Our mention of attempts to master languages, including our own, led Courtland Chaney to share these two experiences from his travels abroad:
1. "While I was teaching an English laboratory class, an international student asked me what the word 'inundation' meant. I said 'flood,' then continued to explain something to another student.
"After a few minutes, the first student said she had another question: 'What does flood mean?'
"At that moment, I learned a very important lesson as a teacher."
2. "Working in Germany, I was on a train when the conductor asked to see my ticket and, after reviewing it, said, 'Sie mussen umsteigen.'
"I had no idea what he was saying, so I said in German that I did not understand.
"He repeated the phrase, but that did not help. So with a friendly Louisiana smile I said, 'Nein danke' (no thank you).
"When he repeated 'Sie mussen umsteigen,' I replied, 'Nein danke sehr' (no thank you very much).
"He made a gesture suggesting he had had enough and walked away.
"Soon after, I learned the meaning of 'umsteigen' (to transfer, as to another train), when I realized I was going in the wrong direction."
Jo Ann Paulin, of Metairie, tells this language misunderstanding story:
"My hubby and I were in Monterrey, Mexico, where the altitude is just a tad higher than New Orleans,' and I got quite sunburned quickly.
"We went to a drugstore to purchase something for the burn. Using my high school Spanish and a dictionary, I tried to communicate that I needed 'sunburn cream.'
"The literal words weren’t working. My non-Spanish-speaking hubby said 'Noxzema.'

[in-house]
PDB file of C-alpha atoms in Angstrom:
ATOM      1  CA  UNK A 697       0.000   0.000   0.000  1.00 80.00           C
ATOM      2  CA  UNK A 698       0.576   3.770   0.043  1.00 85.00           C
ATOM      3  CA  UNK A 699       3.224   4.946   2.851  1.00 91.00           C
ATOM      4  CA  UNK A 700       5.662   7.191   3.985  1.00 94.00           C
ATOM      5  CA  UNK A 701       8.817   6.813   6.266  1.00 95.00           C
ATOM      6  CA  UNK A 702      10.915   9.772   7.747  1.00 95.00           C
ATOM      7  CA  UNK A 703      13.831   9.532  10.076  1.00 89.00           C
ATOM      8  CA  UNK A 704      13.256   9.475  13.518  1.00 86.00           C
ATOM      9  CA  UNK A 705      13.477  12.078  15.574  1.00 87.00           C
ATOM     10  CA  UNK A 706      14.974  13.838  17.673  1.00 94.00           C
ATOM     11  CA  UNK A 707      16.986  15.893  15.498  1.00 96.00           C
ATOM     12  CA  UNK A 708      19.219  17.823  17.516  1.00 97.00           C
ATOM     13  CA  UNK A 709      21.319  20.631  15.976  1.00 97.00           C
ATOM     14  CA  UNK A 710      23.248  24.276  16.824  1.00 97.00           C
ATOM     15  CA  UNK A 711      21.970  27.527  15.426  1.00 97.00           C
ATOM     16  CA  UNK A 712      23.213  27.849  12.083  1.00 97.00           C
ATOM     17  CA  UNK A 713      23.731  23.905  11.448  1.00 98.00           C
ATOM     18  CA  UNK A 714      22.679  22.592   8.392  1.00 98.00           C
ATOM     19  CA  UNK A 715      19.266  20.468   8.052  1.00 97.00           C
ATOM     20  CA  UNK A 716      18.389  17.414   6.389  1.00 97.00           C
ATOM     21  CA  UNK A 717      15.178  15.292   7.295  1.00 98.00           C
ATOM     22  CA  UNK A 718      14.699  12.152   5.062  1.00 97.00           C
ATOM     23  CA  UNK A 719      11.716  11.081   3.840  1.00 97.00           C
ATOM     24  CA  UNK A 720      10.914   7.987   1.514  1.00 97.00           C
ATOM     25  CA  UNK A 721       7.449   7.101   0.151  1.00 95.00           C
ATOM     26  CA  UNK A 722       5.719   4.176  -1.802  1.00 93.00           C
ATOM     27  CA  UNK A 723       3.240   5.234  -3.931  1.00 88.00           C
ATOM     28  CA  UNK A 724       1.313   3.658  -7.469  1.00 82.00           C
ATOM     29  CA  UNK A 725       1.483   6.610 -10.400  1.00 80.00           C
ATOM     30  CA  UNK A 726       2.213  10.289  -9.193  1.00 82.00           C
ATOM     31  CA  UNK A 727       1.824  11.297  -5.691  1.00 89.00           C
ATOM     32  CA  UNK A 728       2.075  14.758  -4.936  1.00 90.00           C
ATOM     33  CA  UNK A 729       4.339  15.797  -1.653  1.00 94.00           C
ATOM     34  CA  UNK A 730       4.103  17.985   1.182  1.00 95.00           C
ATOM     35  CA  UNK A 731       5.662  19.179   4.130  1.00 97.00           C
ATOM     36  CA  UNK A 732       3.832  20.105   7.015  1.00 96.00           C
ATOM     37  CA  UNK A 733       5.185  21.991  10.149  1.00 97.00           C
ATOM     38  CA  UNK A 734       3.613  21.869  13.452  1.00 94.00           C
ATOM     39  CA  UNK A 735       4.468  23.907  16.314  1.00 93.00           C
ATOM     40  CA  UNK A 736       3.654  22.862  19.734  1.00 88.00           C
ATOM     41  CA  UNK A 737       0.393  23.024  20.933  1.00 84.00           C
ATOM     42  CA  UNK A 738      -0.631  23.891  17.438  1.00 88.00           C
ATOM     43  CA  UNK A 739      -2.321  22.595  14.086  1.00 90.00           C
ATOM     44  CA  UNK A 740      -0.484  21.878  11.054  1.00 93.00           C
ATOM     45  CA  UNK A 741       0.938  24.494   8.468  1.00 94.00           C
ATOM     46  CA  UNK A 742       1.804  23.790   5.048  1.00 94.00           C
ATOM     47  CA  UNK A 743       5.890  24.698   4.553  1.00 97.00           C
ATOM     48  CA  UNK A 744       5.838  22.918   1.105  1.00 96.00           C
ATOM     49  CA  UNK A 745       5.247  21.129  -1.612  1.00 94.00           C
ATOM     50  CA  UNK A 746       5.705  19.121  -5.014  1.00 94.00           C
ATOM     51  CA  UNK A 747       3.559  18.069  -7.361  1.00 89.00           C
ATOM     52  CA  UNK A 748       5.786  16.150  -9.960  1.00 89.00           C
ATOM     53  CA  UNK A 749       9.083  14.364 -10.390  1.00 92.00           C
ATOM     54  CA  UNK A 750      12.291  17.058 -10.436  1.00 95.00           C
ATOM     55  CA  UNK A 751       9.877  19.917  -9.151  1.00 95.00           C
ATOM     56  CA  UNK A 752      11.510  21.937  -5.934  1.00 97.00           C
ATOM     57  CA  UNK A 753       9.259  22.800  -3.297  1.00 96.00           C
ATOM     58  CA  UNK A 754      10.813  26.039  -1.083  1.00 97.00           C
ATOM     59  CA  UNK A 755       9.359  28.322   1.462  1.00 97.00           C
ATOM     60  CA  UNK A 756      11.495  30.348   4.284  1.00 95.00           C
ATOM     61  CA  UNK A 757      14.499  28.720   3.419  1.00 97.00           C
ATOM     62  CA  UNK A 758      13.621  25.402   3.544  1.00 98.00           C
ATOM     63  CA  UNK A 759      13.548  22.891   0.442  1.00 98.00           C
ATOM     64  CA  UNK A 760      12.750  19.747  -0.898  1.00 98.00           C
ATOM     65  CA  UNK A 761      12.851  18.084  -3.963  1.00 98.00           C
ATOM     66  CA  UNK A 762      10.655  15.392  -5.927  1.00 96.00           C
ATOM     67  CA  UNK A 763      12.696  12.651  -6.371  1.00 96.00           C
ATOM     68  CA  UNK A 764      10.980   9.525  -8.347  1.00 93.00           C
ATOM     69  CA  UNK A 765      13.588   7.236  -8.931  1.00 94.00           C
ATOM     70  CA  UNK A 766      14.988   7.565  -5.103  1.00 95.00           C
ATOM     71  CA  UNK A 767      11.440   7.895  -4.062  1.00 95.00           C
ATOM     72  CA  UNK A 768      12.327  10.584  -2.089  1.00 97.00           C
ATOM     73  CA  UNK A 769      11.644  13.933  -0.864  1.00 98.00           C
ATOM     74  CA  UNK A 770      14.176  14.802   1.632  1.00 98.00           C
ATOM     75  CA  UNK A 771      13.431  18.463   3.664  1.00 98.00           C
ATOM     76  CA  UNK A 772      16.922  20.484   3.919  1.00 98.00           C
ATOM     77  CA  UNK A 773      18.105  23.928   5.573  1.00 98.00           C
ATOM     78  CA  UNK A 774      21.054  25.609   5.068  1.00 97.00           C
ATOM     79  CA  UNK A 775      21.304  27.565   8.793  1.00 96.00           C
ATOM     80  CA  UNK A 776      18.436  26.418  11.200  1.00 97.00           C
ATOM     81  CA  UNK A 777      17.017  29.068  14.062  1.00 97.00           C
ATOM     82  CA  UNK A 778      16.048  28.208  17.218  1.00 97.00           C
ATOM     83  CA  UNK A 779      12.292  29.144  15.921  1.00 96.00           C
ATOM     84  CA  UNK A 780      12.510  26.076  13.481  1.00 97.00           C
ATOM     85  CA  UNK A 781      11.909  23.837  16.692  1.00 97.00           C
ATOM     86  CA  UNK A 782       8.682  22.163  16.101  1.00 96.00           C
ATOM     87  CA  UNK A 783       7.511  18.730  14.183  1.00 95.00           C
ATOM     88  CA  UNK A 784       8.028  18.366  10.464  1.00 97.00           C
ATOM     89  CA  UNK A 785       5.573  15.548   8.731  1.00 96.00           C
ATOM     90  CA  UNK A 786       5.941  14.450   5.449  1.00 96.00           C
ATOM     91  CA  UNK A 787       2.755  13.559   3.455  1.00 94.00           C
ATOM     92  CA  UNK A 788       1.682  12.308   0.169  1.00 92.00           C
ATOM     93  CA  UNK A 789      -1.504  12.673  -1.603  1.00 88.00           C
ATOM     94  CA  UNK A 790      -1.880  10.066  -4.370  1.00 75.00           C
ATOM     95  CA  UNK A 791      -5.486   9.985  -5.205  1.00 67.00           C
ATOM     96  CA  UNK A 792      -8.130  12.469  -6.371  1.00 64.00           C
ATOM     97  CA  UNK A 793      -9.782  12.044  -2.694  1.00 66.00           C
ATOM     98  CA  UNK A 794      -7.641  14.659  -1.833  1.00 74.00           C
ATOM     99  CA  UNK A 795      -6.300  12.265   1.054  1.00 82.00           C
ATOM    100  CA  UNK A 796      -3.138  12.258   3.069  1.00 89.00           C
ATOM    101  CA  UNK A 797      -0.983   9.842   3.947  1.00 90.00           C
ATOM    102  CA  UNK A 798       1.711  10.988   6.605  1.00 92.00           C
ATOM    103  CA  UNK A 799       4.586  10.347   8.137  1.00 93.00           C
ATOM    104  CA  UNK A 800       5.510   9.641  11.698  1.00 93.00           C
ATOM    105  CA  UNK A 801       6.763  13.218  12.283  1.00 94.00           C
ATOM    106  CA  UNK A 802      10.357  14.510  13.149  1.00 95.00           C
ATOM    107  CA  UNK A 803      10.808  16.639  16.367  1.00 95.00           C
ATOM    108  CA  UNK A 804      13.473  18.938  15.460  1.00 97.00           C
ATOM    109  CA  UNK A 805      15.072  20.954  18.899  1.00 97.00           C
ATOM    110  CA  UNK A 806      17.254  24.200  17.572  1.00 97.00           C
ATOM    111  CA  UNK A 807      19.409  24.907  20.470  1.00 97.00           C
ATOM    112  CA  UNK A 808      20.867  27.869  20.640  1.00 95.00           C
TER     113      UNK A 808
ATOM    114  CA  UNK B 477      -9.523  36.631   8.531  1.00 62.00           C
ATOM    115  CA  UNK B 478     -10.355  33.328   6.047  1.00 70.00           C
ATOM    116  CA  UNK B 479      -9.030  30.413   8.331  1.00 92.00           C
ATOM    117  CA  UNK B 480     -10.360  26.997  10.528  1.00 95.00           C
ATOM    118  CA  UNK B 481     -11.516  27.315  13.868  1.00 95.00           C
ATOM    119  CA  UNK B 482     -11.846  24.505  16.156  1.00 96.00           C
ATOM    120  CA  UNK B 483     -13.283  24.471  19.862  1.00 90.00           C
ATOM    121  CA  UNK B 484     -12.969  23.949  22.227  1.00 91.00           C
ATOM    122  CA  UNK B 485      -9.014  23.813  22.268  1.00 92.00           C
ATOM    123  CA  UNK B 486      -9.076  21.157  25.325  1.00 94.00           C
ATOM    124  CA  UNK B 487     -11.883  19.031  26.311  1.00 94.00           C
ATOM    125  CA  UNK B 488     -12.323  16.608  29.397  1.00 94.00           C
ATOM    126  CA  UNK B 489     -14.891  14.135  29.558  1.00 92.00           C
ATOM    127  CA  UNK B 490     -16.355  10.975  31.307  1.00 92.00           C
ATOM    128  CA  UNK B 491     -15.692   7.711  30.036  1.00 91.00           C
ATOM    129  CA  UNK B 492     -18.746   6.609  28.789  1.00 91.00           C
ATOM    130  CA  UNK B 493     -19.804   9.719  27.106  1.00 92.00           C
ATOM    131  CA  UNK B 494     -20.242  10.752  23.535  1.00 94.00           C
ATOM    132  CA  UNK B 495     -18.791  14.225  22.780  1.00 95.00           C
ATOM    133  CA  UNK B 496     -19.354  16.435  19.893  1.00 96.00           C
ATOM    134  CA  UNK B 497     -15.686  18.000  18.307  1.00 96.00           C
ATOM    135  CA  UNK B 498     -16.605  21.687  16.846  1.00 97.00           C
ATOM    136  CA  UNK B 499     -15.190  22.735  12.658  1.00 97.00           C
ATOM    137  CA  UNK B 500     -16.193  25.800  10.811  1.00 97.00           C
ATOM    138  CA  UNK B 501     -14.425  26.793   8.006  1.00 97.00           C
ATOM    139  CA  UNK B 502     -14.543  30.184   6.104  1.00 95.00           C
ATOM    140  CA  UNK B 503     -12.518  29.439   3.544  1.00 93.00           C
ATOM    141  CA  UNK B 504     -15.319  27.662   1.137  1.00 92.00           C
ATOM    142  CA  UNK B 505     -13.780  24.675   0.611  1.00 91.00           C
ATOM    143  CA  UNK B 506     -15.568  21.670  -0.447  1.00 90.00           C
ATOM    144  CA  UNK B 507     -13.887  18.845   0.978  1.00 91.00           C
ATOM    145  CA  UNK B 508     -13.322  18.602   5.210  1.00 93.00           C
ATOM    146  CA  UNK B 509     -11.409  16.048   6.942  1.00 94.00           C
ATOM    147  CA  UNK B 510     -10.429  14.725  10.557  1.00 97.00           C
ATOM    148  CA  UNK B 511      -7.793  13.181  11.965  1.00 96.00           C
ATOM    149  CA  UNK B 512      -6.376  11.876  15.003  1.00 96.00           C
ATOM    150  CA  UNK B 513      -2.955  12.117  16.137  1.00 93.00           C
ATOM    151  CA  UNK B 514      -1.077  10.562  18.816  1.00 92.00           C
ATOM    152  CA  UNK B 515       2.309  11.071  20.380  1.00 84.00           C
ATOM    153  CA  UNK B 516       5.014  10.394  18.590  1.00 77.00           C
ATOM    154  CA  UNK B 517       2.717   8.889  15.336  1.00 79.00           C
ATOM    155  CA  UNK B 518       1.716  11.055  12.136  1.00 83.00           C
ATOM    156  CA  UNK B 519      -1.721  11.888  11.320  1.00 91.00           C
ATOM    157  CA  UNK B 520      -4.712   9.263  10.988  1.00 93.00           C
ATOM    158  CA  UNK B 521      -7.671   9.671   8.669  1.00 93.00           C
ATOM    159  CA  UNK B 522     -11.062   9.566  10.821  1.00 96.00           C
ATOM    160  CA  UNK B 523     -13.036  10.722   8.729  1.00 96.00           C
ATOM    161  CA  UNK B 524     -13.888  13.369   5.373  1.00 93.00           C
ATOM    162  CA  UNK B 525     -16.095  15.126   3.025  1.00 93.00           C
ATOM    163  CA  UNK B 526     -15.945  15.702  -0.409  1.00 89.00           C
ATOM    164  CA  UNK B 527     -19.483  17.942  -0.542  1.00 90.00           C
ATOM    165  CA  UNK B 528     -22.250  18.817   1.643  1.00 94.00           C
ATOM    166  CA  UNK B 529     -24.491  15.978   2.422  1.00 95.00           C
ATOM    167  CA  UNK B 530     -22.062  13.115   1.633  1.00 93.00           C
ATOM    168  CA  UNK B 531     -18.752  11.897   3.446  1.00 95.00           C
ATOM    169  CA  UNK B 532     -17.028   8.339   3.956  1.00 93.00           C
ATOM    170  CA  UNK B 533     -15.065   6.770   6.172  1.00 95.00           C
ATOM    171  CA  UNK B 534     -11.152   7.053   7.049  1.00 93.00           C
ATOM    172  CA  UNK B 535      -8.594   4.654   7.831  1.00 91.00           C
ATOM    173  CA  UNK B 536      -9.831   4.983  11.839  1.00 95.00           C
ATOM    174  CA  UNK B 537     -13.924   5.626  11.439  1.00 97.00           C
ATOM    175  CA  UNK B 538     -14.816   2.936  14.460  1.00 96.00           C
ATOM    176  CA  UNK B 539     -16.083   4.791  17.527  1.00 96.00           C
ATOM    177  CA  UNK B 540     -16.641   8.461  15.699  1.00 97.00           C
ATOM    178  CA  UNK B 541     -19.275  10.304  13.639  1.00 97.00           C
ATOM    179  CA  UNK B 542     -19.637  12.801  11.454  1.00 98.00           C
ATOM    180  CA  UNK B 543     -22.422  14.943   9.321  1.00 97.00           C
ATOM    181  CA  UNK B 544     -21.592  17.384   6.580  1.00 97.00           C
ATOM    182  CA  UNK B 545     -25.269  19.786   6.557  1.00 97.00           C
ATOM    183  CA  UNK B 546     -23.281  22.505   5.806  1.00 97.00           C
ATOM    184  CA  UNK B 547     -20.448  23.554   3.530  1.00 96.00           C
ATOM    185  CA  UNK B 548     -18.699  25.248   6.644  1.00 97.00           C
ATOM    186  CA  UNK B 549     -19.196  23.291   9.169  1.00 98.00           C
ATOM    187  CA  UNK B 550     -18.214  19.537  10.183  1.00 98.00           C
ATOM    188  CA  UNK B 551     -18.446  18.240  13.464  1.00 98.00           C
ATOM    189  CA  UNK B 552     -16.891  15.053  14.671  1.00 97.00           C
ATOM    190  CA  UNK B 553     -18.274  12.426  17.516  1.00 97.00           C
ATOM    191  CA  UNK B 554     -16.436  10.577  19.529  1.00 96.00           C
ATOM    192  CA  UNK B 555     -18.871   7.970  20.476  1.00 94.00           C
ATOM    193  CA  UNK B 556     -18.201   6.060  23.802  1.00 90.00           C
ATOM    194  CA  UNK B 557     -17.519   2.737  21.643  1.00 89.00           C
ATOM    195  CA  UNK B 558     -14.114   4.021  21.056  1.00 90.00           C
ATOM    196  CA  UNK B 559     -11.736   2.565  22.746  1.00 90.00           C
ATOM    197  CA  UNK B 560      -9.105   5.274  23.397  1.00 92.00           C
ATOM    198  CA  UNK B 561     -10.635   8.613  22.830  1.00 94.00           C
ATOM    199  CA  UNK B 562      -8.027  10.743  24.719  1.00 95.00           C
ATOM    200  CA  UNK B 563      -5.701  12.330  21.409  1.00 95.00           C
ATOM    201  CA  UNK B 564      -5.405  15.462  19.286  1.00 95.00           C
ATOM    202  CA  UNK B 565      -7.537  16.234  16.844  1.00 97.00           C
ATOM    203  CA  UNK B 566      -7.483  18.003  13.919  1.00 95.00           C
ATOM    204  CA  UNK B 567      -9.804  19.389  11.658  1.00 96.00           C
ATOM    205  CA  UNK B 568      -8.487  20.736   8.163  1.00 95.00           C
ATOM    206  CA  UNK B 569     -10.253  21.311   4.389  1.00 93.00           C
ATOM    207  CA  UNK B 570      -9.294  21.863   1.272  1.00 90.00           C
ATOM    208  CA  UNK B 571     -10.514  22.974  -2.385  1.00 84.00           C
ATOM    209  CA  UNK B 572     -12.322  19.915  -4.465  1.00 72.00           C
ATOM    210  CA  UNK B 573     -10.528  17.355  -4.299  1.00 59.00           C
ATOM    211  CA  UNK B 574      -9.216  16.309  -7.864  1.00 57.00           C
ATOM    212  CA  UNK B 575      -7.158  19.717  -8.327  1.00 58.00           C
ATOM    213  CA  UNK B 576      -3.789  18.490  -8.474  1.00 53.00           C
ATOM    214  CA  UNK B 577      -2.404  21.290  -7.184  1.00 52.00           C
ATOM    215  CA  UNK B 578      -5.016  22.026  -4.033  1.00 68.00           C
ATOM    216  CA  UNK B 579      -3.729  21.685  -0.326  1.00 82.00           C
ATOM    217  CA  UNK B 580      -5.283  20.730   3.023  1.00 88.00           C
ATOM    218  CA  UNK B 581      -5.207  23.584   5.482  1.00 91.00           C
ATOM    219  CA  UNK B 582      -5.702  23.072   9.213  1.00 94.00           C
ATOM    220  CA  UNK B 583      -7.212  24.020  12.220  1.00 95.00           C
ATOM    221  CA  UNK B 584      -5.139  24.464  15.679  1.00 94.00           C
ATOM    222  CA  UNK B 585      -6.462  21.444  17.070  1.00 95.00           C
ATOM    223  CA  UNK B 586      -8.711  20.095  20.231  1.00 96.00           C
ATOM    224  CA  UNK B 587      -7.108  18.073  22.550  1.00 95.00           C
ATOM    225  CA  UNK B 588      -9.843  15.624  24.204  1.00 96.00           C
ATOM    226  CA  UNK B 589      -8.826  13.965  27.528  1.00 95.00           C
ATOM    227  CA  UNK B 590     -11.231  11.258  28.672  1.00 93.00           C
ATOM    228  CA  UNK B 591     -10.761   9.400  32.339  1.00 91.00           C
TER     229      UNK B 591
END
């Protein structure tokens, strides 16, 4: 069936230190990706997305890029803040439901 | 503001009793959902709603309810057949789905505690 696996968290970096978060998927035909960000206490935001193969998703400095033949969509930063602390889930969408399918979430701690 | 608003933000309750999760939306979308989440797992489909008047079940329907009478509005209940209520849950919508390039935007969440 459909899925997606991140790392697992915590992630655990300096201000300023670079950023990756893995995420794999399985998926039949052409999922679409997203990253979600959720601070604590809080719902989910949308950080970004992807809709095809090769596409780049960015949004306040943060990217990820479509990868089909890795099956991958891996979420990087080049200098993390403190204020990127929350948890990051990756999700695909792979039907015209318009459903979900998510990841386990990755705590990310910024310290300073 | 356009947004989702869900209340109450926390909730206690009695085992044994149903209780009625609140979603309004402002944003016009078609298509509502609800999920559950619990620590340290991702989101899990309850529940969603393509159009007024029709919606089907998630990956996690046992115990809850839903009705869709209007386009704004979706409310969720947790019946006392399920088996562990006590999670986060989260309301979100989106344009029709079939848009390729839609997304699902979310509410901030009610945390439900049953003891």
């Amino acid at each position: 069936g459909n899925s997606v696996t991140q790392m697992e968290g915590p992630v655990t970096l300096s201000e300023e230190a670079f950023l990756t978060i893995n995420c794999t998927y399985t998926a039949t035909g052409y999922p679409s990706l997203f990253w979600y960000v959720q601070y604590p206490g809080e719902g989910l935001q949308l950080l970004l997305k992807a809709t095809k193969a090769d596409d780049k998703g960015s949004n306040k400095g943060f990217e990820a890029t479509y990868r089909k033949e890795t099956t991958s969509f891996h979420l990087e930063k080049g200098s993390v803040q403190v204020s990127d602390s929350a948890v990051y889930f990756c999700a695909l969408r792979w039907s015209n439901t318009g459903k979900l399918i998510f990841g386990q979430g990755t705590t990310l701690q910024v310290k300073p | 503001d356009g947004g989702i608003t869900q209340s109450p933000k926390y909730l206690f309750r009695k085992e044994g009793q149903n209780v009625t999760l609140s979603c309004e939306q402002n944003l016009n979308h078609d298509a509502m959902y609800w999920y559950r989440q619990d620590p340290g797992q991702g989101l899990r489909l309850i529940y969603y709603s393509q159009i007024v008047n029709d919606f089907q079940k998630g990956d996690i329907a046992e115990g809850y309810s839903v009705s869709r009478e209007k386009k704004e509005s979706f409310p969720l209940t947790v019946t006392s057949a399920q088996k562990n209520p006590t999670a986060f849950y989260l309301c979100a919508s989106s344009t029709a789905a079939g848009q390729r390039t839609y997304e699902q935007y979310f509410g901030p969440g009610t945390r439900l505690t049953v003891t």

"That did the trick. Apparently brand identification works everywhere."
Which reminds me
Many years ago, I went with a group to a resort in the interior of Mexico.
One of the young ladies developed stomach problems, so she asked the resort's van driver to take her into a nearby village so she could get a remedy.
I rode along, because I needed to replenish our supply of a beverage I had discovered called "Corona." (This was before it became popular in the states.)
The driver took us to a tiny drugstore, where the clerk was very friendly but knew no English. The young lady knew a few words of Spanish, so she asked for "medicine" and pointed to her stomach.
The clerk nodded as if he understood, then went in the back and came out with some medicine. She took one look at it, blushed a deep red, and told me, "Let's get out of here!"
Outside, she told me the clerk had thought she was looking for something to induce an abortion.
Back at the resort, she treated her ailment with Corona. …
Al Bethard, of Lafayette, questions a reader's description of Abraham Lincoln and Jefferson Davis opposing each other in an 1850s legal case involving a Mississippi River bridge and railroads vs. steamboats.
"Davis was not an attorney, so it is unlikely he represented any interests in court in the 1850s."
But as secretary of war in the Franklin Pierce Cabinet, he started surveys to determine routes for a proposed transcontinental railroad, so it's possible he testified in a case involving railroads.
Special People Dept.
- James and Dane Hawkins, of Dutchtown, celebrate 63 years of marriage Monday, Oct. 15.
- Ronald and Vera Landry, of Belle Rose, celebrated their 59th anniversary Wednesday, Oct. 10.
Bo Bienvenu, of Prairieville, recalls the days when Exxon was Esso and "their distributors were required to wear shirts with an Esso patch on the right and a patch with their name on the left.
"There was a full service gas station in Opelousas named Bee’s. The proprietor got tired of being called 'Esso Bee,' so he reversed the patches — against Esso's rules but much to the amusement of his customers."
Groaner of the Week
Algie Petrere asks, "Why does a chicken coop have two doors?
"Because if it had four doors, it would be a chicken sedan."
Sign of autumn here
Pumpkin spice in food and drink
But not in beer, please